Mike Ross had started both Leinster’s HEC Pool games that October – against London Irish at home and Brive in Brive, respectively – and while he hadn’t set the world alight in those games [not by any means], maybe, just maybe, it was worth bringing in another tighthead prop who was starting Heineken Cup games. Fiji are a very ordinary side, it was played in the RDS, in front of Ross’ new home crowd … nah. Hayes had to start.

Even as late as November 2010, Mike Ross was the fourth tighthead on Declan Kidney’s depth chart: Hayes, Buckley and Court all started the Autumn Internationals ahead of him. He went from being fourth choice to first choice in just over two months [the last of the four Guinness internationals was the last week in November 2010, the first Six Nations game in the first week of February 2011] without playing a single minute of test rugby. How you can pin that on anybody but the head coach is beyond me.

Hopefully This Problem Will Go Away

When talking to the BBC in the build-up to this year’s tournament, Kidney brought up John Hayes when Brian O’Driscoll’s absence was mentioned:

“I am reminded that not so long ago everyone wondered what we would do without (veteran tight-head prop) John Hayes. You could say what he brought can’t be replaced, but Mike Ross came in and everyone else has done a different job.”

Kidney has never shown any inclination to try and bring in a young tighthead to the Irish set-up. Granted, there’s not a huge amount of them around. However … Jamie Hagan started 27 games for Connacht in 2010-11 – he started all bar one of their games for the entire season – as a 23/24 year old, and couldn’t get a look in for Ireland. He wasn’t included in any of the November 2010 squads, he wasn’t included in the 2011 Six Nations squads, and he wasn’t included in the 43-man World Cup training panel: a 37-year old Hayes was, as was a soon-to-be 34 year old Marcus Horan. Even when Connacht team-mate Brett Wilkinson suffered a grade three hamstring tear early in preseason, Hagan wasn’t called up.

In a way, you reap what you sow. If Kidney had given Hagan the gametime that Hayes had got in the 2010 November Internationals, maybe Hagan steps up to the mark, and is a proper international-class tighthead now … or maybe not. At least the Irish rugby public – not to mention Kidney himself – would have an inkling.

Jamie Hagan of Leinster – but had the big man received any international recognition on the back of his marathon 2010-11 season with Connacht, maybe he would have stayed out west for another couple of years. Of course, maybe Hagan isn't the answer to the tighthead question: but then again, Tony Buckley and Tom Court aren't the answer either, and they have 54 caps between them.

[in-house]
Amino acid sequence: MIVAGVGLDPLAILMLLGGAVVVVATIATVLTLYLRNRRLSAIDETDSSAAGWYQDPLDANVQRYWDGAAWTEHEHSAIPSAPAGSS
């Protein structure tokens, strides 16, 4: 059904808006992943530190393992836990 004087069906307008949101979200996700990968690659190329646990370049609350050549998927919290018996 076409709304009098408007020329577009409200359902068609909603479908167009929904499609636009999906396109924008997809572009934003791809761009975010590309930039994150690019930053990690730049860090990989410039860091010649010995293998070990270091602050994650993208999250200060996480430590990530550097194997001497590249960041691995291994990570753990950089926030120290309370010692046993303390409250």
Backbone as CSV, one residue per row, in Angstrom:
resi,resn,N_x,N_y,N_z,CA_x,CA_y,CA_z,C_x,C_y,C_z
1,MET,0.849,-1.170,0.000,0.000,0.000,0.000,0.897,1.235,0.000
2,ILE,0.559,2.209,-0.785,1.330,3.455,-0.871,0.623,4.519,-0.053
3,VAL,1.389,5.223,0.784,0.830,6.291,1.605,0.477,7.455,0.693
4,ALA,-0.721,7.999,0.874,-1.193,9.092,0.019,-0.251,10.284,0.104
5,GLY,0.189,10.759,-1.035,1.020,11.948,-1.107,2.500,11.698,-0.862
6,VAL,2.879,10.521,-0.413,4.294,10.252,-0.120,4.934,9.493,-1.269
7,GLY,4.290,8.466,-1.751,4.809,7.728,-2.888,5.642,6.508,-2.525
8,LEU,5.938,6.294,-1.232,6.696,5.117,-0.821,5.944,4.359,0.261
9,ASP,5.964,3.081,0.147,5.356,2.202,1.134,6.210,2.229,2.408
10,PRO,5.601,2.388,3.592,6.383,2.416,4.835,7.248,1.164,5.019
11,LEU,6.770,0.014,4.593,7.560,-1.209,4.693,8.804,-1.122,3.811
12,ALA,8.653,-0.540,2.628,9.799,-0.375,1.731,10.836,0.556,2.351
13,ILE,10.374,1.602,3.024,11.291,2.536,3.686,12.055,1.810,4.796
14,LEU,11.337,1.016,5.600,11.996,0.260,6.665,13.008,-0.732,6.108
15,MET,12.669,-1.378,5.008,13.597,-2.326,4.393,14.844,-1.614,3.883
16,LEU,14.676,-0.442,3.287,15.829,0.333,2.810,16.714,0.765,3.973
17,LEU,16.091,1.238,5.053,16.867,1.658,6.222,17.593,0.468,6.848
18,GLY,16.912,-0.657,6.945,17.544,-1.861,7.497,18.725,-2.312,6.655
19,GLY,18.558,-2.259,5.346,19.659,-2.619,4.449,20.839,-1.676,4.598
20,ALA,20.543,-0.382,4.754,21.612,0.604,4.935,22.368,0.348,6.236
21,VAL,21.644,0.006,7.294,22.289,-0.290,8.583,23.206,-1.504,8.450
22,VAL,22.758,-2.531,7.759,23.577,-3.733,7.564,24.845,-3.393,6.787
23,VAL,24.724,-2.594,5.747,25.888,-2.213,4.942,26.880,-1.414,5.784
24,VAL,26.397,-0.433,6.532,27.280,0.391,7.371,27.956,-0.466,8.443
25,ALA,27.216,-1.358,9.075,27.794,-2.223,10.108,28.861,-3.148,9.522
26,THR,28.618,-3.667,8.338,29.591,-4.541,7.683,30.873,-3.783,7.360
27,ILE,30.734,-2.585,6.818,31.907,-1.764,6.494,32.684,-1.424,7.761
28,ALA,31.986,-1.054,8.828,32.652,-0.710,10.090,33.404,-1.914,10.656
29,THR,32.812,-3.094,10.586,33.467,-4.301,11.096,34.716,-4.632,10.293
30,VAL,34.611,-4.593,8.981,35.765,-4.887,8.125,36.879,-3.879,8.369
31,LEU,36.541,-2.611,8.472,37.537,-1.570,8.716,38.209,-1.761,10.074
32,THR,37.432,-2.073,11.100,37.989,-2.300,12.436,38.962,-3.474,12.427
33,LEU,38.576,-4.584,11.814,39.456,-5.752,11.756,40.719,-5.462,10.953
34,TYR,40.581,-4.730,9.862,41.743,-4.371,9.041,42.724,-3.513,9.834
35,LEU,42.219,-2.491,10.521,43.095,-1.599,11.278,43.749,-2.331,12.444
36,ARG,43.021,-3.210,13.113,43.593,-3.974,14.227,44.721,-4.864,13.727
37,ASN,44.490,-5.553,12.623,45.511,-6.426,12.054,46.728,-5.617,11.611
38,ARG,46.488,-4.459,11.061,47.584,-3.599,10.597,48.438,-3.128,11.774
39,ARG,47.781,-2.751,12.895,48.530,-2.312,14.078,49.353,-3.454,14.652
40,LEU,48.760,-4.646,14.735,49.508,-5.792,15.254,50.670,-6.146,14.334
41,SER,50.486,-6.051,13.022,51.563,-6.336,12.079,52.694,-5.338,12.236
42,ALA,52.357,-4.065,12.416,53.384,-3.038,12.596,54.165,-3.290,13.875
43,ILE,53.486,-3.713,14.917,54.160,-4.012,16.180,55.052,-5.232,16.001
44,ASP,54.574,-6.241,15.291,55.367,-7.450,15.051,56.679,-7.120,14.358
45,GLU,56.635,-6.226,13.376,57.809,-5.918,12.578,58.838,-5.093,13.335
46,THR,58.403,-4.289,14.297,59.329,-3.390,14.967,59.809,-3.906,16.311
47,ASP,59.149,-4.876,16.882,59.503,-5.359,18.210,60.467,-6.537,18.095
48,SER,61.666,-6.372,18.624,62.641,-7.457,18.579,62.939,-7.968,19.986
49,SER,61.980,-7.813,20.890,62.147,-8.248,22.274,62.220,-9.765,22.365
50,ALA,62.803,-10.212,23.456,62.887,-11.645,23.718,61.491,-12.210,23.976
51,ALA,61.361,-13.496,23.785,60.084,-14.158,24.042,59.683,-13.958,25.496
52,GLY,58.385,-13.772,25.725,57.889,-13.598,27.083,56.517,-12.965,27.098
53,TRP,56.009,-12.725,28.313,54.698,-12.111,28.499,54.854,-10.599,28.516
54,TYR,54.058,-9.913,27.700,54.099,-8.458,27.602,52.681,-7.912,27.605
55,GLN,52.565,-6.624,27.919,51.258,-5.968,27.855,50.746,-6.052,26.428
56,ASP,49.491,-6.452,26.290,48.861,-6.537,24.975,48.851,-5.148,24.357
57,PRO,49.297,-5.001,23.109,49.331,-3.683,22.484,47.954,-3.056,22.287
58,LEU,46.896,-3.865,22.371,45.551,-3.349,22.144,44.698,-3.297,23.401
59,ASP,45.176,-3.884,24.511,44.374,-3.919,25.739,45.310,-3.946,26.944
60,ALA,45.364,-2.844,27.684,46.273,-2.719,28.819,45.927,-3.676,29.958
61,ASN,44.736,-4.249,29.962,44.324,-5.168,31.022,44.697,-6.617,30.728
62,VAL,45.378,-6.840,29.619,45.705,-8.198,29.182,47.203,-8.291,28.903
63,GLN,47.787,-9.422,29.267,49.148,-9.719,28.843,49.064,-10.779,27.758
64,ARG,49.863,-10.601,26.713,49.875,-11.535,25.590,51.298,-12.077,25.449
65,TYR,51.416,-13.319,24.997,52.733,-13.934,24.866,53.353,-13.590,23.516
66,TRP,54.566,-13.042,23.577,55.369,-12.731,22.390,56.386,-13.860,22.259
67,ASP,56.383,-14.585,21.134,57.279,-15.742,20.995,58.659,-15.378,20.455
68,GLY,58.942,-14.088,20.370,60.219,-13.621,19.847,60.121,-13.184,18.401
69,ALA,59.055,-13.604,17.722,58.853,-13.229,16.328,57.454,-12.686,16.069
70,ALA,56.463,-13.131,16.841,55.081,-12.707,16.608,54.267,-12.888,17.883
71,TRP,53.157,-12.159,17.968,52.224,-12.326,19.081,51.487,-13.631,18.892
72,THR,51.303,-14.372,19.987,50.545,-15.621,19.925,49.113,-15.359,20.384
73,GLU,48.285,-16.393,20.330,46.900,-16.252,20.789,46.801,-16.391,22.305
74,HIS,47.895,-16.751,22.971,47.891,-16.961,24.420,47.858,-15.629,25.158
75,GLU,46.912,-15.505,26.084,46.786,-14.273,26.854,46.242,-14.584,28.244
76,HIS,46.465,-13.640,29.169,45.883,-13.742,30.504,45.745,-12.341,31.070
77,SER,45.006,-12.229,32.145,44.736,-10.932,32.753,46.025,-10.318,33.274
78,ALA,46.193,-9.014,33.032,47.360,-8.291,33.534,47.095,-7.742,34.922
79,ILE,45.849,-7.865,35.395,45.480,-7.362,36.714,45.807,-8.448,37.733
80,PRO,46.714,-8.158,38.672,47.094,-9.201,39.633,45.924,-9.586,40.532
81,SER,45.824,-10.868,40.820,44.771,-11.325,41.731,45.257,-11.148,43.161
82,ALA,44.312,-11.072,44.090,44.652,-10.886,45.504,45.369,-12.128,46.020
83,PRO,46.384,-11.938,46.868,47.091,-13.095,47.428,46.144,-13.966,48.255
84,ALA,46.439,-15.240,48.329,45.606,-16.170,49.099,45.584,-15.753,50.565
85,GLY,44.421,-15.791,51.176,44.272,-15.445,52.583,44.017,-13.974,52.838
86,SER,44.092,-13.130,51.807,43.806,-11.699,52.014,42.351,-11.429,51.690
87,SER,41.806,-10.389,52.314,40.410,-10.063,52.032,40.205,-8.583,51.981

Maybe Hagan never goes to Leinster, because he’s getting international recognition at Connacht. You have to think that that was a contributing factor to his move: he’d done as much as he could at Connacht [literally] and it hadn’t really gotten him anywhere: two appearances off the bench for Ireland ‘A’/Wolfhounds in January and February of last year. Moving back to Leinster – his home province, lest it go unsaid – to work with the Irish scrum coach and maybe play some Heineken Cup rugby [because he made his decision to leave the west long before Leinster’s victory qualified Connacht for that competition] might have seemed like the best bet to further his career.

A Dying Breed

Now, Jamie Hagan is no dual-sided prop. He’s an out-and-out tighthead. Were he on the bench on Saturday and it was Cian Healy who got injured, Ireland might have been just as much up the spout as they were with Ross getting injured and Court coming on at tighthead.

Most of the guys who are capable of playing both sides at international level are older players, who played the bulk of their careers in tournaments with 7-man benches, and thus had to play both sides. For a younger prop, every competition in which you compete features a 23-man matchday squad – even the U20s Six Nations has 8-man benches – with a mandatory loosehead replacement and a mandatory tighthead replacement. Where’s the incentive for a coach to pick a player at loosehead one week and tighthead the next? He’s got a match to win.

The Mole would be surprised if the 22-man matchday squad doesn’t again come under IRB review. Scrummaging at international level is a dangerous business, and the beasting Tom Court endured could have been worse … he could have been seriously injured.

1 thought on “Match Reaction #2: Where The Game Was Won And Lost

  1. I fear the most significant effect of Saturday’s result in Irish rugby circles will be the belief that this vindicates the IRFU’s incoming policy on non-Irish qualified players.